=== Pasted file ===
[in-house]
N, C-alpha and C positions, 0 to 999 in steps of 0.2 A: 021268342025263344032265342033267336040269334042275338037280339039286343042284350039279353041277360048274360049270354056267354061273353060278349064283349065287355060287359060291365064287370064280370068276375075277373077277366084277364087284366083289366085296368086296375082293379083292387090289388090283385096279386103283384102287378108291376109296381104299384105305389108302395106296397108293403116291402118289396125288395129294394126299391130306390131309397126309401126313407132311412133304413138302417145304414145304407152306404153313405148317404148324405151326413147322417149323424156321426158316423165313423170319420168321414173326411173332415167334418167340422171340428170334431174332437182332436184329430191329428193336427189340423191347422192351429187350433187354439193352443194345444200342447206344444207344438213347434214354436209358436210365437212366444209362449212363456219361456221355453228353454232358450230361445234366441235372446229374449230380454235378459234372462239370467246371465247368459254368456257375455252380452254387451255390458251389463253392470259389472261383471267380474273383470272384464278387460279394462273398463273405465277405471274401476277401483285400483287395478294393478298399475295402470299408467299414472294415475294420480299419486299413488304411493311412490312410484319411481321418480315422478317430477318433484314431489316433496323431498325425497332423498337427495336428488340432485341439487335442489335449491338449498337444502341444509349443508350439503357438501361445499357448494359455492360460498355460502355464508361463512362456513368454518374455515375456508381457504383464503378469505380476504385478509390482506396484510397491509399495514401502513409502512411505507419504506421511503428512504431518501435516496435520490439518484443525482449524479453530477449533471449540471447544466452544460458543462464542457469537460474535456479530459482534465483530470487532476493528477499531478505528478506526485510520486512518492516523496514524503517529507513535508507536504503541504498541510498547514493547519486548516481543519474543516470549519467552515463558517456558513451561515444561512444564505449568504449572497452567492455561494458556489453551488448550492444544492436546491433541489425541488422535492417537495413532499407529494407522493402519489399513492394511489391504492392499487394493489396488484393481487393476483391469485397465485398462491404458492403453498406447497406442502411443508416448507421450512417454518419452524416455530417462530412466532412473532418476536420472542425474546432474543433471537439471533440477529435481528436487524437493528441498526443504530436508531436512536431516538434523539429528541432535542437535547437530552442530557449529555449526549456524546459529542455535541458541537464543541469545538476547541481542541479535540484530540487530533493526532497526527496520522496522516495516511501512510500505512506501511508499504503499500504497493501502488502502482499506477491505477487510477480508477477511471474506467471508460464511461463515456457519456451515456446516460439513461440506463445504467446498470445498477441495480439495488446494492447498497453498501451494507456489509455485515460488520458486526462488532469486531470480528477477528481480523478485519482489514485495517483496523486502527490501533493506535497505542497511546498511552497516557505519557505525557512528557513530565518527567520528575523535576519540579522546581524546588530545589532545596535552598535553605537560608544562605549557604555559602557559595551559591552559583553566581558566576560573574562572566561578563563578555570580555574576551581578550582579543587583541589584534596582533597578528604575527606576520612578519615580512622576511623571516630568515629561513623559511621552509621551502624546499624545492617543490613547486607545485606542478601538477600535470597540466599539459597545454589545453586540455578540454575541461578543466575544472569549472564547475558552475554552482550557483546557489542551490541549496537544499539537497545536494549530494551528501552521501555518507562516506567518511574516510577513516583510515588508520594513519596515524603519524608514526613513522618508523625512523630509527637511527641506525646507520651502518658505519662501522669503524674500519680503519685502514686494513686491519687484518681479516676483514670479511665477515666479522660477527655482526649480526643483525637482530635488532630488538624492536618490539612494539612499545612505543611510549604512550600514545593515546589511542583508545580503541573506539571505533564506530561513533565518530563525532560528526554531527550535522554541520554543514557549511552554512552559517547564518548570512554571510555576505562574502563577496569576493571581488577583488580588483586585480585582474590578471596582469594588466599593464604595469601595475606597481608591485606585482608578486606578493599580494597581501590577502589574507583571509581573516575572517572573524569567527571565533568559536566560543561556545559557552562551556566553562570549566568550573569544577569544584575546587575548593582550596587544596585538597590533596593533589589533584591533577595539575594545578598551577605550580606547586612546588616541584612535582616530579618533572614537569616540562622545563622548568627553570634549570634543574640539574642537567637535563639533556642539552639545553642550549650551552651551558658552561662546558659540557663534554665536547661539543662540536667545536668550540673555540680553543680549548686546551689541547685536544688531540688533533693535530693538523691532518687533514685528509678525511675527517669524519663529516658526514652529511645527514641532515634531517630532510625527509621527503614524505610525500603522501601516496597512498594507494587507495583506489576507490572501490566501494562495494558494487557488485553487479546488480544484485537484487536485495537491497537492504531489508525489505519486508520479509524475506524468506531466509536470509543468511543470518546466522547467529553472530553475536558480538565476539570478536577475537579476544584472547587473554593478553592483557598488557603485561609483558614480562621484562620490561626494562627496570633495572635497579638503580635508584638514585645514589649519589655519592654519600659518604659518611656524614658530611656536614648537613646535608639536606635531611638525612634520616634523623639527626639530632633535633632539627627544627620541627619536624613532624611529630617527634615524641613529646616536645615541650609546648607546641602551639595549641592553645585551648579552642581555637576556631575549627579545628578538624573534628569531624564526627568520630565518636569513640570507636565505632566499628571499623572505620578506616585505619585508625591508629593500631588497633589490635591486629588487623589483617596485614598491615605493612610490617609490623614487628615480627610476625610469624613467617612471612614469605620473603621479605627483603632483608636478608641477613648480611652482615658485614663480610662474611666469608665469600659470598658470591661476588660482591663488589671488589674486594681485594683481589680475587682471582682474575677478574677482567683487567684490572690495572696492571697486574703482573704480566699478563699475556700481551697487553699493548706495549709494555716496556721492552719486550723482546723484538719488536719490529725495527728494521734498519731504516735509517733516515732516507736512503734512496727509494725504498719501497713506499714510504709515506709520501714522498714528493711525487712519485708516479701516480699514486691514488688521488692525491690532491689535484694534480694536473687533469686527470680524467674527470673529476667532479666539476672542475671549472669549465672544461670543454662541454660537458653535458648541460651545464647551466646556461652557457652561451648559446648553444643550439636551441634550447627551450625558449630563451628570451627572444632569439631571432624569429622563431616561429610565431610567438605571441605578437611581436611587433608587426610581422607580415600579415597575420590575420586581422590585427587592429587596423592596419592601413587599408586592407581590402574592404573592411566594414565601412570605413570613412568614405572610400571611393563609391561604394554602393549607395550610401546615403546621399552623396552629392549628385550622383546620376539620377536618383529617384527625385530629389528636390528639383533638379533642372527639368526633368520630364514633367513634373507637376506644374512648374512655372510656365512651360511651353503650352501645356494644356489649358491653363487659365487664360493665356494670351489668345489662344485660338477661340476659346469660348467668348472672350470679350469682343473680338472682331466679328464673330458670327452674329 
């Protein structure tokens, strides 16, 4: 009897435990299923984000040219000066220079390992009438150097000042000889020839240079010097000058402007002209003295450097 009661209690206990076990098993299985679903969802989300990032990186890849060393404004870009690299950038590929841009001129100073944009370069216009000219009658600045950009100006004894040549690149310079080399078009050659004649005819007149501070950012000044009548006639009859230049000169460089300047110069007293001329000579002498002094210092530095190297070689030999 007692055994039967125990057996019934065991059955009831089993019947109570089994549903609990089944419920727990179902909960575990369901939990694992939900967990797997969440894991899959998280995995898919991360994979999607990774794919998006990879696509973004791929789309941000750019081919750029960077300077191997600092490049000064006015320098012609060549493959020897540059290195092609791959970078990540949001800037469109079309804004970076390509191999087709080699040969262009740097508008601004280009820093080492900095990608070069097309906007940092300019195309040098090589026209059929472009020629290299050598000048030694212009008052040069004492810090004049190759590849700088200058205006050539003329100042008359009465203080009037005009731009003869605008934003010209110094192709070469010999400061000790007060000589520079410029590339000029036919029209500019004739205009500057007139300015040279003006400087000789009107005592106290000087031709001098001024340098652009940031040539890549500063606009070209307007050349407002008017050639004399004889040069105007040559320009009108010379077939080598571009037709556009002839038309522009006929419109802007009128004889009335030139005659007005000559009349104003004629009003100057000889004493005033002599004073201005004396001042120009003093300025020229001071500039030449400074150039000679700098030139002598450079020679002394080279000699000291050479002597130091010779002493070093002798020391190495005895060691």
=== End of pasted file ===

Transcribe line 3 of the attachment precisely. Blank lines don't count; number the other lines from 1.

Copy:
């Protein structure tokens, strides 16, 4: 009897435990299923984000040219000066220079390992009438150097000042000889020839240079010097000058402007002209003295450097 009661209690206990076990098993299985679903969802989300990032990186890849060393404004870009690299950038590929841009001129100073944009370069216009000219009658600045950009100006004894040549690149310079080399078009050659004649005819007149501070950012000044009548006639009859230049000169460089300047110069007293001329000579002498002094210092530095190297070689030999 007692055994039967125990057996019934065991059955009831089993019947109570089994549903609990089944419920727990179902909960575990369901939990694992939900967990797997969440894991899959998280995995898919991360994979999607990774794919998006990879696509973004791929789309941000750019081919750029960077300077191997600092490049000064006015320098012609060549493959020897540059290195092609791959970078990540949001800037469109079309804004970076390509191999087709080699040969262009740097508008601004280009820093080492900095990608070069097309906007940092300019195309040098090589026209059929472009020629290299050598000048030694212009008052040069004492810090004049190759590849700088200058205006050539003329100042008359009465203080009037005009731009003869605008934003010209110094192709070469010999400061000790007060000589520079410029590339000029036919029209500019004739205009500057007139300015040279003006400087000789009107005592106290000087031709001098001024340098652009940031040539890549500063606009070209307007050349407002008017050639004399004889040069105007040559320009009108010379077939080598571009037709556009002839038309522009006929419109802007009128004889009335030139005659007005000559009349104003004629009003100057000889004493005033002599004073201005004396001042120009003093300025020229001071500039030449400074150039000679700098030139002598450079020679002394080279000699000291050479002597130091010779002493070093002798020391190495005895060691």